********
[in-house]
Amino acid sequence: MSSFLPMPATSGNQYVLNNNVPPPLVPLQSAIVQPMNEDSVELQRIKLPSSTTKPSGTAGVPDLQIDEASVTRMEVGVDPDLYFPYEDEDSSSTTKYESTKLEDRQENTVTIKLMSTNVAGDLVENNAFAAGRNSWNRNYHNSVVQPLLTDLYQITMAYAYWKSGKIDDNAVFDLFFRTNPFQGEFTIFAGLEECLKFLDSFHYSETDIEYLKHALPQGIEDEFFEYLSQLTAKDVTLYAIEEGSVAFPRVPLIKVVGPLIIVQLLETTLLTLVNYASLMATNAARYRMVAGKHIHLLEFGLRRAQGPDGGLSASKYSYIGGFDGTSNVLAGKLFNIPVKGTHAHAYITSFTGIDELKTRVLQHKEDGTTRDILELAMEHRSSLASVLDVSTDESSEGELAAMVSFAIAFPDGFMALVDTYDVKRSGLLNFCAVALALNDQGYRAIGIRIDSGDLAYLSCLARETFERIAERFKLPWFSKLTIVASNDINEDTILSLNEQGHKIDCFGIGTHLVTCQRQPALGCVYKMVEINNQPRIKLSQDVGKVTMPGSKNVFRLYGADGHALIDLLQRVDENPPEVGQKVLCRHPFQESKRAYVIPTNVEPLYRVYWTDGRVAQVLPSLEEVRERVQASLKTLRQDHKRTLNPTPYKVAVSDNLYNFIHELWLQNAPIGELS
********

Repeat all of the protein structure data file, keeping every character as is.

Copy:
[in-house]
Amino acid sequence: MSSFLPMPATSGNQYVLNNNVPPPLVPLQSAIVQPMNEDSVELQRIKLPSSTTKPSGTAGVPDLQIDEASVTRMEVGVDPDLYFPYEDEDSSSTTKYESTKLEDRQENTVTIKLMSTNVAGDLVENNAFAAGRNSWNRNYHNSVVQPLLTDLYQITMAYAYWKSGKIDDNAVFDLFFRTNPFQGEFTIFAGLEECLKFLDSFHYSETDIEYLKHALPQGIEDEFFEYLSQLTAKDVTLYAIEEGSVAFPRVPLIKVVGPLIIVQLLETTLLTLVNYASLMATNAARYRMVAGKHIHLLEFGLRRAQGPDGGLSASKYSYIGGFDGTSNVLAGKLFNIPVKGTHAHAYITSFTGIDELKTRVLQHKEDGTTRDILELAMEHRSSLASVLDVSTDESSEGELAAMVSFAIAFPDGFMALVDTYDVKRSGLLNFCAVALALNDQGYRAIGIRIDSGDLAYLSCLARETFERIAERFKLPWFSKLTIVASNDINEDTILSLNEQGHKIDCFGIGTHLVTCQRQPALGCVYKMVEINNQPRIKLSQDVGKVTMPGSKNVFRLYGADGHALIDLLQRVDENPPEVGQKVLCRHPFQESKRAYVIPTNVEPLYRVYWTDGRVAQVLPSLEEVRERVQASLKTLRQDHKRTLNPTPYKVAVSDNLYNFIHELWLQNAPIGELS